Mrs Lear unites with me in grateful respects to Mrs Washington and yourself—love to the Children, and best wishes to all the family. With the highest respect and most sincere Attachment, I have the honor to be Your obliged & very Humble Servant
1. For correspondence between stagecoach owner Stephen Page and GW concerning travel arrangements from Mount Vernon to Philadelphia, see GW to Lear, 31 Oct. 1790 and notes 3 and 4, and 22 and 23 Nov. 1790; Lear to GW, 4–5, 7, and 21 Nov. 1790.
4. Lear consulted Joseph Cooke, a Philadelphia goldsmith and jeweler at 38 High Street (Philadelphia Directory, description begins Clement Biddle. The Philadelphia Directory. Philadelphia, 1791. description ends 1791, 25), to whom GW advanced $220 on 29 Nov. 1790 to make the silver bottle holders (Decatur, Private Affairs of George Washington, description begins Stephen Decatur, Jr. Private Affairs of George Washington: From the Records and Accounts of Tobias Lear, Esquire, his Secretary. Boston, 1933. description ends 168). Lear wrote to Cooke on 21 Dec. 1790: “It having been intimated to the President of the United States that you are about to have his arms fixed over your Shop, with the addition of your being Silver Smith to the President. He has therefore directed me to inform you that the carrying of the foregoing intention into effect will be very disagreeable to him & he requests you would not do it” (DNA: RG 59, Miscellaneous Letters).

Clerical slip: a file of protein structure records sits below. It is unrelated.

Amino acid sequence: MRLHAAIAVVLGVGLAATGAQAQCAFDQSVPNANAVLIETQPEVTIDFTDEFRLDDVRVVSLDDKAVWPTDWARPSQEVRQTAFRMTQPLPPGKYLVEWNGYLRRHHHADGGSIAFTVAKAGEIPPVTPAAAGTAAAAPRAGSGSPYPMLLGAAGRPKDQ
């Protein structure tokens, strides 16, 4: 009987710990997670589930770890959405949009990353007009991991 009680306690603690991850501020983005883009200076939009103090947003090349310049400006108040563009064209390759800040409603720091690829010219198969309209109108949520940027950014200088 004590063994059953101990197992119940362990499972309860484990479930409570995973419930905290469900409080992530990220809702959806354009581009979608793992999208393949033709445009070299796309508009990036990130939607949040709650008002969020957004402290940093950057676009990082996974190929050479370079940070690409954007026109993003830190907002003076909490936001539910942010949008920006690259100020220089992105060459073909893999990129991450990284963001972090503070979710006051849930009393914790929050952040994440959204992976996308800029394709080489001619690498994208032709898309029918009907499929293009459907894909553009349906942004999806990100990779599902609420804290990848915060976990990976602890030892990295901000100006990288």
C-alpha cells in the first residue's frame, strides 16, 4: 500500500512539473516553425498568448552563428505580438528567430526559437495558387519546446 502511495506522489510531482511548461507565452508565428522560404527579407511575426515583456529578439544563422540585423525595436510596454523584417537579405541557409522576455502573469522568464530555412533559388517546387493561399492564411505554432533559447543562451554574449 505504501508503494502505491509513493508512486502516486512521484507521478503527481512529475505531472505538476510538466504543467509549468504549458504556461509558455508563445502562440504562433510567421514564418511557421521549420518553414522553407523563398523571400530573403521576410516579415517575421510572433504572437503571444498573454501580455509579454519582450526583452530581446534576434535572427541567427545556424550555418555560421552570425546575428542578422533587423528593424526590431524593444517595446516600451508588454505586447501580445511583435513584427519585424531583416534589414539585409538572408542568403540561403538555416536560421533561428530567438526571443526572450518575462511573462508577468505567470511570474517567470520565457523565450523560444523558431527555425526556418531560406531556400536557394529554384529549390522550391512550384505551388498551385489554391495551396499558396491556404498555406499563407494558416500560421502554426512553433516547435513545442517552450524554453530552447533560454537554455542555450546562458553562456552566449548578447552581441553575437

6. Lear hired Mira Lefferts as housemaid for GW’s Philadelphia household in November 1790 and employed her sister Katy as a kitchen maid the following month. On 1 Mar. 1791 Mira became Mary Long Lear’s personal maid in anticipation of the birth of the Lears’ first child, and Mary Wilson, one of GW’s washerwomen, took her position as housemaid (Decatur, Private Affairs of George Washington, description begins Stephen Decatur, Jr. Private Affairs of George Washington: From the Records and Accounts of Tobias Lear, Esquire, his Secretary. Boston, 1933. description ends 163, 193–94, 205).
7. Abigail Adams reported to her daughter Abigail Amelia Adams Smith on 21 Nov. 1790 that she had arrived at Philadelphia on 12 Nov. and all their furniture had been moved into Bush Hill, which the vice-president rented from William Hamilton, late the following evening. She also wrote that “Mrs. Lear was in to see me yesterday, and assures me that I am much better off than Mrs. Washington will be when she arrives, for that their house is not likely to be completed this year” (Adams, Letters of Mrs. Adams, description begins Abigail Adams. Letters of Mrs. Adams, the Wife of John Adams. With an Introductory Memoir by Her Grandson, Charles Francis Adams. 2nd ed. 2 vols. Boston, 1840. description ends 2:207–9).